Wednesday, February 9, 2011

Knitting/Spinning Talk

I'm sorry I haven't been posting here.  I have been really busy with the clay - several custom orders and it's just too much fun - completely addictive to be honest.  I think what I like so much about it is that I'm working with my hands, creating something from basically mud, I'm playing with texture and color, and it's the unexpected results.  It really is exciting to open the kiln in the morning and see how everything has been transformed.  I have been quilting the same quilt that I showed you like two weeks ago.  I haven't been working on it very much this past week.  I was able to finish a lot of blocks while I was watching the Superbowl with Mark though. 

Anyway, that really isn't what I was going to talk about.  It's time to groom our angora bunny, Truffles, again.  Before I do, I wanted to show you how gorgeous his coat is.  He is a French/Giant-German mixed bunny which basically means that his ears, face, and feet are smooth and he produces a lot of fiber. 
 His coat is gorgeous!  It's silky and soft and from a distance it has a gray/chocolate hue but as you can see, when you are up close to him it's actually only the gray/chocolate color on the ends.  The rest of the hair is a gorgeous creamy/white.  There is just nothing like it.

And I have to say he is the sweetest bunny.  I had a Netherland Dwarf bunny many many years ago (before I was married) that was sweet but not like Truffles.  When I pick Truffles up (he's big - like the size of a cat but he's all hair not body) and put him on my lap (even on his back) or over my shoulder like a baby - he just sits there like a lump and it you stroke his cheek he immediately zones out and becomes very heavy and very hot and sometimes snores! lol  Howard is pretty sure he would be good to eat so it's a little tricky keeping them separated.  But, if you are considering a rabbit for spinning I highly recommend a French/Giant-German mix.  I like that there is color to his fiber.  I can use it as is and it's not just boring white.  French angora is hard to spin so having it mixed makes it a little easier - still tricky-it is angora.  It is nice to blend with other fibers, too.  If you don't want to spin it you can tuck little bits in the inside of the stitches as you knit the cuffs of gloves or mittens and it makes them really soft and warm inside.  Plus, I can't say enough about how crazy sweet this bunny is.  You just have to make sure you're okay with the idea of them living in your house.  Hay is messy stuff.  I have had rabbits that lived outside and in the winter we would pack their house with hay to keep them warm and cozy but if Truffles were to be put into a house/cage packed with hay or bedding he would come out looking like he had been tarred and feathered.  Bedding and hay stick to his coat like glue.  Not a good plan.  So he lives in our house.  I have a huge cage (3 feet x 3 feet x 18 inches) that has a stand to keep it up off the floor (about 7 inches off the floor) with a pull out tray underneath and a 4 inch guard around the base of the cage.  It's much nicer than what you find in a pet store.  I bought it from a company in PA that was recommended by the breeder at MD Sheep and Wool (which is where we bought Truffles).  Truffles does use a litter box in his cage and that makes it much easier to clean out.  You must clean it daily.  If you don't want to use a cage (you have an extra room to dedicate to your rabbit - or you don't have a dog that thinks it's a mid day snack) rabbits are extremely easy to litter box train.  When my dwarf was a baby he lived in our sun room and he would return to his cage to use his litter box.  We also have a big pen that I purchased from an online pet supply to use in the house (in the photos above).  It comes with a floor covering so he can be in our living room and he and the room will be safe or it can be used outside - you just put the covering on top of the cage to protect the rabbit.  Here in Maryland we have a lot of hawks and it would be pretty upsetting to have one swoop down and fly away with your rabbit - which does happen.  There was a man at MDSW a few years ago talking about how it became a huge battle between him a the local hawk population.  He said he lost a lot of rabbits that way.  Pretty traumatic I would think.  Anyway, rabbits make great pets - you just have to make sure you actually play with them!  Angora rabbits love toys and people.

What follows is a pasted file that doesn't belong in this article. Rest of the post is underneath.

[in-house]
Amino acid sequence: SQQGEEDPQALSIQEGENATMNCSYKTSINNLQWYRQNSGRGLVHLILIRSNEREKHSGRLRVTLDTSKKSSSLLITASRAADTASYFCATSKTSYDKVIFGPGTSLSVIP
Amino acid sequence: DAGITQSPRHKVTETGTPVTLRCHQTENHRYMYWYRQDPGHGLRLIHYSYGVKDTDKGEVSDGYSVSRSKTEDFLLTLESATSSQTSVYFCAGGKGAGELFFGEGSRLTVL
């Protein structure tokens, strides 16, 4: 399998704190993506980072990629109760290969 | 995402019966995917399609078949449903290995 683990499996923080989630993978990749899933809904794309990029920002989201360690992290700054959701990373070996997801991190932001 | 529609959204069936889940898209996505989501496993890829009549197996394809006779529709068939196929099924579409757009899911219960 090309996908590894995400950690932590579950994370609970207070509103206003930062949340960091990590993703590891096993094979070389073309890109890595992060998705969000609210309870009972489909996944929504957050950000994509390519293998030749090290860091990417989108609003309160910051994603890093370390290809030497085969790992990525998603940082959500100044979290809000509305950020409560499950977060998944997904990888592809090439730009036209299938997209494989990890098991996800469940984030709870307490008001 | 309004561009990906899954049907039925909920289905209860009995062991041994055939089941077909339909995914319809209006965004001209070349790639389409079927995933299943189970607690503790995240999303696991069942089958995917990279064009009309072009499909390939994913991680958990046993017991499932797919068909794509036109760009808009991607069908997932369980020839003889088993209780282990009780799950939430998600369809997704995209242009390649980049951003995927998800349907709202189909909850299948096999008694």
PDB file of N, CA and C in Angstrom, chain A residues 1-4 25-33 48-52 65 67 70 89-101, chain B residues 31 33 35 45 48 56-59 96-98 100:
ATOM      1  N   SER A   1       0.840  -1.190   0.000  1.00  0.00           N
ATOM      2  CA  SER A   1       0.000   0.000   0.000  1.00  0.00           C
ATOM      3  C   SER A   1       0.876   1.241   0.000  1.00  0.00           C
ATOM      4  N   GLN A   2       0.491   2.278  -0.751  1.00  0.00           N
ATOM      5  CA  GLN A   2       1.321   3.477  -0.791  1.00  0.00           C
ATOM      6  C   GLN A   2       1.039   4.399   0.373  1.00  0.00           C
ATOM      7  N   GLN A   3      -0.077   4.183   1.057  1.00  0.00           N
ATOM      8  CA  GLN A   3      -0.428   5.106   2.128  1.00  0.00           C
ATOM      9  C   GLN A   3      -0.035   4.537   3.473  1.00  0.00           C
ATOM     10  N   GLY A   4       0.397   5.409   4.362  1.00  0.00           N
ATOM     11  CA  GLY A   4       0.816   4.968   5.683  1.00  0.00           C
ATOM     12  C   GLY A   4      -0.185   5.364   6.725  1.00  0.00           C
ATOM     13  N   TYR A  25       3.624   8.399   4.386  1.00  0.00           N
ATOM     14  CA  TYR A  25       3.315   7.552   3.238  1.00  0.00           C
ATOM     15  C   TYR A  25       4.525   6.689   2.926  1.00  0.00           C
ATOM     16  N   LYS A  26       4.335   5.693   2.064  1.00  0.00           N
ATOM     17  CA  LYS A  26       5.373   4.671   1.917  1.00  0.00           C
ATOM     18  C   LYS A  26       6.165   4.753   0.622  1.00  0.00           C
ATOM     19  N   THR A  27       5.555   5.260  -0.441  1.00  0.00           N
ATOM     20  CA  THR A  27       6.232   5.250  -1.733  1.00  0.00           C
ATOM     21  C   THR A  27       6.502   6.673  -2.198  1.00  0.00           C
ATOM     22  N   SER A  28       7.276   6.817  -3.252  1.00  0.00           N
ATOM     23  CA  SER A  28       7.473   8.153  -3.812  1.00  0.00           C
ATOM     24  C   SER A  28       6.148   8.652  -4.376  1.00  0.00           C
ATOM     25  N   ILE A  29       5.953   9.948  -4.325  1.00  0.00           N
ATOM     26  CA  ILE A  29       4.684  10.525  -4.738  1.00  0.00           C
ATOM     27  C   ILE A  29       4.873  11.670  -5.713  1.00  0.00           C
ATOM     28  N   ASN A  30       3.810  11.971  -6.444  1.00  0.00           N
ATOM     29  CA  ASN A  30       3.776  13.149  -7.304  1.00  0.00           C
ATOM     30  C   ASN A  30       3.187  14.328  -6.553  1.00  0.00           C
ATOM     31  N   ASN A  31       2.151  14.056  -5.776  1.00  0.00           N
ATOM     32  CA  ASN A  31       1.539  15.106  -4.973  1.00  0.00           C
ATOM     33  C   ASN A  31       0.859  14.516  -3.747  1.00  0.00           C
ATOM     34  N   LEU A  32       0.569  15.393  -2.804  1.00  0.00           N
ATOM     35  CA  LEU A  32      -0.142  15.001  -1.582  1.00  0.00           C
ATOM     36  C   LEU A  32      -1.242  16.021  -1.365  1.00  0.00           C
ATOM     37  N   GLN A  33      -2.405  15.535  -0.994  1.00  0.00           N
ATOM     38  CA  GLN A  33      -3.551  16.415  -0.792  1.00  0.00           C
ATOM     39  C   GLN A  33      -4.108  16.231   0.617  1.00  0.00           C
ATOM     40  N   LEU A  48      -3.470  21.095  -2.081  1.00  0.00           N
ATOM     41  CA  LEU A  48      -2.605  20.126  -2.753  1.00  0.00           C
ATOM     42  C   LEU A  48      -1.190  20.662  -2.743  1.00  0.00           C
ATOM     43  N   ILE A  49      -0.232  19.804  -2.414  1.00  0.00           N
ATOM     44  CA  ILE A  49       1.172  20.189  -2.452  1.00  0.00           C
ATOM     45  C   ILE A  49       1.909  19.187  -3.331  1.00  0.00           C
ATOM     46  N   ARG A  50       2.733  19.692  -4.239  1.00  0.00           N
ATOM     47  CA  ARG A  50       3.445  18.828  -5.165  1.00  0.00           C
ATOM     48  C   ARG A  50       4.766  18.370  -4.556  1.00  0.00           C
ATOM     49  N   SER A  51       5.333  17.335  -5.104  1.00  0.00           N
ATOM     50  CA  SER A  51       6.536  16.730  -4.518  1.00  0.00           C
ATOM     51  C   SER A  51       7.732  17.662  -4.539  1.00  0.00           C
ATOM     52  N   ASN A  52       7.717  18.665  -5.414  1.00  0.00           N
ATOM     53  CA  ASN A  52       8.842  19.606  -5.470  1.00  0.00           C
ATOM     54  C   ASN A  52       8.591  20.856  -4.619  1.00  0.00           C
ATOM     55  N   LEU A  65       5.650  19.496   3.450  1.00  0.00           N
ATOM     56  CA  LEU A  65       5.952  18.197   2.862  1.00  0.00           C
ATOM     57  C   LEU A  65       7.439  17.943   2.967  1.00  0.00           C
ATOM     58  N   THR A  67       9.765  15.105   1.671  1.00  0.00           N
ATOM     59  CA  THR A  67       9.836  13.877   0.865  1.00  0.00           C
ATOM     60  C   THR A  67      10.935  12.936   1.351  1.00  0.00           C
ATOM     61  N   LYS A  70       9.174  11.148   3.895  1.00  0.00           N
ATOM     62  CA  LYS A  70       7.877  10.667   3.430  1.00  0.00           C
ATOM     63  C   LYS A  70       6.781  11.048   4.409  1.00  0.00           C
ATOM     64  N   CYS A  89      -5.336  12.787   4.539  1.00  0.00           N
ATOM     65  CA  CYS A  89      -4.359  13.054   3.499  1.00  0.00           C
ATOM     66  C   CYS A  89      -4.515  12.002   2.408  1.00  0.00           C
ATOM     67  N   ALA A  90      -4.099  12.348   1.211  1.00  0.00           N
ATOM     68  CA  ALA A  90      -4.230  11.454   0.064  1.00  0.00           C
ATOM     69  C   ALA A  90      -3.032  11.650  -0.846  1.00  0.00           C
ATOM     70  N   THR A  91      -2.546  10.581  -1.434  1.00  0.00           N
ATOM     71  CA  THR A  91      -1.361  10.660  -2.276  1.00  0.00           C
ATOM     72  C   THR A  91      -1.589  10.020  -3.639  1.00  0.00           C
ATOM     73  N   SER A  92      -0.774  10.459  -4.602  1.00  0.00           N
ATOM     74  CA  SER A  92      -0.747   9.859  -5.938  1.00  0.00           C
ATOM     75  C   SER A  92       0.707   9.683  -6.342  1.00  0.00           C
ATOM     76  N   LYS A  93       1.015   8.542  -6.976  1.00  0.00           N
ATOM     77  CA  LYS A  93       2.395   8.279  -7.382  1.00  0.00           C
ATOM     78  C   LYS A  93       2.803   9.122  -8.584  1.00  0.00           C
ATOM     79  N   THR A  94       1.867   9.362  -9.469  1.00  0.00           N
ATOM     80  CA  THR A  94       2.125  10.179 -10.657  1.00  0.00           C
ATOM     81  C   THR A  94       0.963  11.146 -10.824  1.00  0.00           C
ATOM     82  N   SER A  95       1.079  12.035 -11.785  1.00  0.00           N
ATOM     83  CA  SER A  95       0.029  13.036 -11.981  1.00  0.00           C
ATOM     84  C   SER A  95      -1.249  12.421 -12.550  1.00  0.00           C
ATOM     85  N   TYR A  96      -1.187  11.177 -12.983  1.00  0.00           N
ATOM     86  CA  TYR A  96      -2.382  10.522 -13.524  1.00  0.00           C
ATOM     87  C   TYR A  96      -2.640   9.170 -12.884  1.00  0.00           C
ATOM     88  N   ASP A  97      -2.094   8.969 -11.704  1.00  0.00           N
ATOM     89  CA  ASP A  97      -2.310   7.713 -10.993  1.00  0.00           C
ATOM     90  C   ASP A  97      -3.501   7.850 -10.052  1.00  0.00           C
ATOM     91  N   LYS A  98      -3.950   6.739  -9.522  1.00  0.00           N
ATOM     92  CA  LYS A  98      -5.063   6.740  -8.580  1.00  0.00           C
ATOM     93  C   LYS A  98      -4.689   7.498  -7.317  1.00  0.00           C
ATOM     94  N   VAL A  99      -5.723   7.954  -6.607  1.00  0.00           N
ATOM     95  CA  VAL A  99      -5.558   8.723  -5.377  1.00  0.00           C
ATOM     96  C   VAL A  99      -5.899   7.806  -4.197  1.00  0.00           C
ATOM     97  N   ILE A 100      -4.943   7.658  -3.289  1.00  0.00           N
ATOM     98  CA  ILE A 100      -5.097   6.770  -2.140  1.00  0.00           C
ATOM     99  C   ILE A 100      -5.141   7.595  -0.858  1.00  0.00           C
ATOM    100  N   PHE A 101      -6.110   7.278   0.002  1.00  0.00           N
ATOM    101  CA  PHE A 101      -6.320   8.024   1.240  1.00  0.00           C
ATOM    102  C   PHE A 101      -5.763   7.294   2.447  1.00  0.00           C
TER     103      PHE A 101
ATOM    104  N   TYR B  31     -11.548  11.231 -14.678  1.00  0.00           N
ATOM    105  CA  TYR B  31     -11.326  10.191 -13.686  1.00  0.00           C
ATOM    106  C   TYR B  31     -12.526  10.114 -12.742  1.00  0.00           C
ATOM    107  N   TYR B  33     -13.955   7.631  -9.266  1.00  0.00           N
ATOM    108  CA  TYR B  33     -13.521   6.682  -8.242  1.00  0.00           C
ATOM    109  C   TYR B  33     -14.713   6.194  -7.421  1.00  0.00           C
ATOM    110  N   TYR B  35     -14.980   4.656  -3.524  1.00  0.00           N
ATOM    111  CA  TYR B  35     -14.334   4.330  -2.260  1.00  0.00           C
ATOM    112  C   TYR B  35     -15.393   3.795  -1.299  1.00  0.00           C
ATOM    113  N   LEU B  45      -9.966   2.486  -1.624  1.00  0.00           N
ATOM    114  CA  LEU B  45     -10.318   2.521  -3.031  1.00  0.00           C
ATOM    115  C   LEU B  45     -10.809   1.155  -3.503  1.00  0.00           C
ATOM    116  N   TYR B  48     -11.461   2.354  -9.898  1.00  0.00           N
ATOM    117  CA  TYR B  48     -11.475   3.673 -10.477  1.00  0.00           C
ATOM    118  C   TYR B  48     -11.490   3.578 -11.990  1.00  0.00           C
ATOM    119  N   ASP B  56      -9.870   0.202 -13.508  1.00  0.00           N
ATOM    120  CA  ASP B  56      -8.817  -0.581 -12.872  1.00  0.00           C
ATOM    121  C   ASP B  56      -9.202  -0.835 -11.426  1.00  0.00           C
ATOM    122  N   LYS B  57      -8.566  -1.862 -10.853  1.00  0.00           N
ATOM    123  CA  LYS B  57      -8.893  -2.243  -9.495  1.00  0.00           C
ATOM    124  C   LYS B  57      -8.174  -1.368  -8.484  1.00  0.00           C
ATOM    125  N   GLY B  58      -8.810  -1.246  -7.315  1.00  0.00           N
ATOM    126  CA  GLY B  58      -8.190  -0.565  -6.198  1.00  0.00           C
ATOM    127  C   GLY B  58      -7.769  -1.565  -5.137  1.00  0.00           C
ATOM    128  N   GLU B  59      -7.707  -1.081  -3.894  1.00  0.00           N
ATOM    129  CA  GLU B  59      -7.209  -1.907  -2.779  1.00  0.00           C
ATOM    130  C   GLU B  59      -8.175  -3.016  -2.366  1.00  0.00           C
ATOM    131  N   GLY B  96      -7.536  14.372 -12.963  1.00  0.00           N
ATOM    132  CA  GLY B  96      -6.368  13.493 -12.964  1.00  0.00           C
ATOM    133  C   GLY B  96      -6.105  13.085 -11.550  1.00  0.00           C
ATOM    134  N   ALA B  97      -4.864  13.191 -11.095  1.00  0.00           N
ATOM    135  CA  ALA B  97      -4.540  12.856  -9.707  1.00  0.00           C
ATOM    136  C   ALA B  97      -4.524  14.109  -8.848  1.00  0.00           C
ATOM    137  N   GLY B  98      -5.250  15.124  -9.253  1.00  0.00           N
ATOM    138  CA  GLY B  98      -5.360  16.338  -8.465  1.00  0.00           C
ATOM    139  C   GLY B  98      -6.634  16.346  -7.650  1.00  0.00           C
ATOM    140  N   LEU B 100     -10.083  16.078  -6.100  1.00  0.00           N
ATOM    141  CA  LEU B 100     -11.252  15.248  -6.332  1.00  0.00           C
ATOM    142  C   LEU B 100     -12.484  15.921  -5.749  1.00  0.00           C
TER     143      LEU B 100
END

Deborah said...

I can just imagine how soft he must be!

Levin said...

I think I want to have a cuddle with him :)